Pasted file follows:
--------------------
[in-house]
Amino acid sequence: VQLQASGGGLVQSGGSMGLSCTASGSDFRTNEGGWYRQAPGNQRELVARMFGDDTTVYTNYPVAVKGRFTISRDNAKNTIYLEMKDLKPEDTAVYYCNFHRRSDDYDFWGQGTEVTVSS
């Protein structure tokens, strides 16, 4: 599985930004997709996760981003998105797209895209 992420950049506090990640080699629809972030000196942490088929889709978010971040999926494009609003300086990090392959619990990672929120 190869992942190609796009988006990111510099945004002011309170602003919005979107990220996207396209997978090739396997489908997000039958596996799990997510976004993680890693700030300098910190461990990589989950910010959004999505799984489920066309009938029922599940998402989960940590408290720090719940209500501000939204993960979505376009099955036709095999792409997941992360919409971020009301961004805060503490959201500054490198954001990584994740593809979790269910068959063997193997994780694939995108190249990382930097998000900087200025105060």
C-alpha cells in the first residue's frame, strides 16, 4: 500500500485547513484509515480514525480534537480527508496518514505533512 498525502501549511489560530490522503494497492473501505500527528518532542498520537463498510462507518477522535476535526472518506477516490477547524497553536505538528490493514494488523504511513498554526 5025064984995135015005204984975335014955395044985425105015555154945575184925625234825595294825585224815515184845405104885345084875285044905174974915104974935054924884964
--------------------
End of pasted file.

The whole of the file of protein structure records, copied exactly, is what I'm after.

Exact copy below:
[in-house]
Amino acid sequence: VQLQASGGGLVQSGGSMGLSCTASGSDFRTNEGGWYRQAPGNQRELVARMFGDDTTVYTNYPVAVKGRFTISRDNAKNTIYLEMKDLKPEDTAVYYCNFHRRSDDYDFWGQGTEVTVSS
């Protein structure tokens, strides 16, 4: 599985930004997709996760981003998105797209895209 992420950049506090990640080699629809972030000196942490088929889709978010971040999926494009609003300086990090392959619990990672929120 190869992942190609796009988006990111510099945004002011309170602003919005979107990220996207396209997978090739396997489908997000039958596996799990997510976004993680890693700030300098910190461990990589989950910010959004999505799984489920066309009938029922599940998402989960940590408290720090719940209500501000939204993960979505376009099955036709095999792409997941992360919409971020009301961004805060503490959201500054490198954001990584994740593809979790269910068959063997193997994780694939995108190249990382930097998000900087200025105060």
C-alpha cells in the first residue's frame, strides 16, 4: 500500500485547513484509515480514525480534537480527508496518514505533512 498525502501549511489560530490522503494497492473501505500527528518532542498520537463498510462507518477522535476535526472518506477516490477547524497553536505538528490493514494488523504511513498554526 5025064984995135015005204984975335014955395044985425105015555154945575184925625234825595294825585224815515184845405104885345084875285044905174974915104974935054924884964